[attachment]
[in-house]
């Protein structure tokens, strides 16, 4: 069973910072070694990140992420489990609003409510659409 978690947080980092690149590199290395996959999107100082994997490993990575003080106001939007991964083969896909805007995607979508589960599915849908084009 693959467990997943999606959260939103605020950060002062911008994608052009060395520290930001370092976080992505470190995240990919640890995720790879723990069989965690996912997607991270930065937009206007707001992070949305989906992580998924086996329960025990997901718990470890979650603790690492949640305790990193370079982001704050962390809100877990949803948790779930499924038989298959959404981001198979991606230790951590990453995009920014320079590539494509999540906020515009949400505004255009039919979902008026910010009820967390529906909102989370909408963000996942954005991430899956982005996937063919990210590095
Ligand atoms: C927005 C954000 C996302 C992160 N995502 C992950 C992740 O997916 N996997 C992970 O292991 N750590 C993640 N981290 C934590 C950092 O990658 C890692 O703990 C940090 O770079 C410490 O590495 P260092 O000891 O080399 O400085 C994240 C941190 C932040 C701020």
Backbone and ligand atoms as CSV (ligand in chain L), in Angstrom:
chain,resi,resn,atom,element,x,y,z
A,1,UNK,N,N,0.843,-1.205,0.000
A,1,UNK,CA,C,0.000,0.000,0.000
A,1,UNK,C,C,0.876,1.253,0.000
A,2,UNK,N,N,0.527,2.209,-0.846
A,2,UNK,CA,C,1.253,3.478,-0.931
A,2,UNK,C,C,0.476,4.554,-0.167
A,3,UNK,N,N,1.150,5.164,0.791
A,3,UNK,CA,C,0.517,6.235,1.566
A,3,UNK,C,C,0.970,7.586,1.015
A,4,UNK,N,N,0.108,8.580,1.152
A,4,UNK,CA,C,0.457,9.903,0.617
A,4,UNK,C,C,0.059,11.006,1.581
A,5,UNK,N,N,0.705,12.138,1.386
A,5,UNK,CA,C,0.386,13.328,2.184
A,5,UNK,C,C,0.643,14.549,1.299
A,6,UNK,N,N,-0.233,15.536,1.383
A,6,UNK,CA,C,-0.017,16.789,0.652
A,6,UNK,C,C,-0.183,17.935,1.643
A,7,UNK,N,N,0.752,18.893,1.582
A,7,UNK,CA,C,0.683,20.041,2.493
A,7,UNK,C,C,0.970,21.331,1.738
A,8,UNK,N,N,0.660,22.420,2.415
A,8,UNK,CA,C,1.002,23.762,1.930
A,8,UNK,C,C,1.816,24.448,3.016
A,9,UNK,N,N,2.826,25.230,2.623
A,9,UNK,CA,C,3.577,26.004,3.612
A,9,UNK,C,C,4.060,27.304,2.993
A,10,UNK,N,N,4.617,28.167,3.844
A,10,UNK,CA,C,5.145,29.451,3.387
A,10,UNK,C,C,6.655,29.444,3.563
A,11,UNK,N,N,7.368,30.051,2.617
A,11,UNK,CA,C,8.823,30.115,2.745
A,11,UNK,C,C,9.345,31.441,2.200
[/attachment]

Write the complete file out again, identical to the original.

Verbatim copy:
[in-house]
């Protein structure tokens, strides 16, 4: 069973910072070694990140992420489990609003409510659409 978690947080980092690149590199290395996959999107100082994997490993990575003080106001939007991964083969896909805007995607979508589960599915849908084009 693959467990997943999606959260939103605020950060002062911008994608052009060395520290930001370092976080992505470190995240990919640890995720790879723990069989965690996912997607991270930065937009206007707001992070949305989906992580998924086996329960025990997901718990470890979650603790690492949640305790990193370079982001704050962390809100877990949803948790779930499924038989298959959404981001198979991606230790951590990453995009920014320079590539494509999540906020515009949400505004255009039919979902008026910010009820967390529906909102989370909408963000996942954005991430899956982005996937063919990210590095
Ligand atoms: C927005 C954000 C996302 C992160 N995502 C992950 C992740 O997916 N996997 C992970 O292991 N750590 C993640 N981290 C934590 C950092 O990658 C890692 O703990 C940090 O770079 C410490 O590495 P260092 O000891 O080399 O400085 C994240 C941190 C932040 C701020």
Backbone and ligand atoms as CSV (ligand in chain L), in Angstrom:
chain,resi,resn,atom,element,x,y,z
A,1,UNK,N,N,0.843,-1.205,0.000
A,1,UNK,CA,C,0.000,0.000,0.000
A,1,UNK,C,C,0.876,1.253,0.000
A,2,UNK,N,N,0.527,2.209,-0.846
A,2,UNK,CA,C,1.253,3.478,-0.931
A,2,UNK,C,C,0.476,4.554,-0.167
A,3,UNK,N,N,1.150,5.164,0.791
A,3,UNK,CA,C,0.517,6.235,1.566
A,3,UNK,C,C,0.970,7.586,1.015
A,4,UNK,N,N,0.108,8.580,1.152
A,4,UNK,CA,C,0.457,9.903,0.617
A,4,UNK,C,C,0.059,11.006,1.581
A,5,UNK,N,N,0.705,12.138,1.386
A,5,UNK,CA,C,0.386,13.328,2.184
A,5,UNK,C,C,0.643,14.549,1.299
A,6,UNK,N,N,-0.233,15.536,1.383
A,6,UNK,CA,C,-0.017,16.789,0.652
A,6,UNK,C,C,-0.183,17.935,1.643
A,7,UNK,N,N,0.752,18.893,1.582
A,7,UNK,CA,C,0.683,20.041,2.493
A,7,UNK,C,C,0.970,21.331,1.738
A,8,UNK,N,N,0.660,22.420,2.415
A,8,UNK,CA,C,1.002,23.762,1.930
A,8,UNK,C,C,1.816,24.448,3.016
A,9,UNK,N,N,2.826,25.230,2.623
A,9,UNK,CA,C,3.577,26.004,3.612
A,9,UNK,C,C,4.060,27.304,2.993
A,10,UNK,N,N,4.617,28.167,3.844
A,10,UNK,CA,C,5.145,29.451,3.387
A,10,UNK,C,C,6.655,29.444,3.563
A,11,UNK,N,N,7.368,30.051,2.617
A,11,UNK,CA,C,8.823,30.115,2.745
A,11,UNK,C,C,9.345,31.441,2.200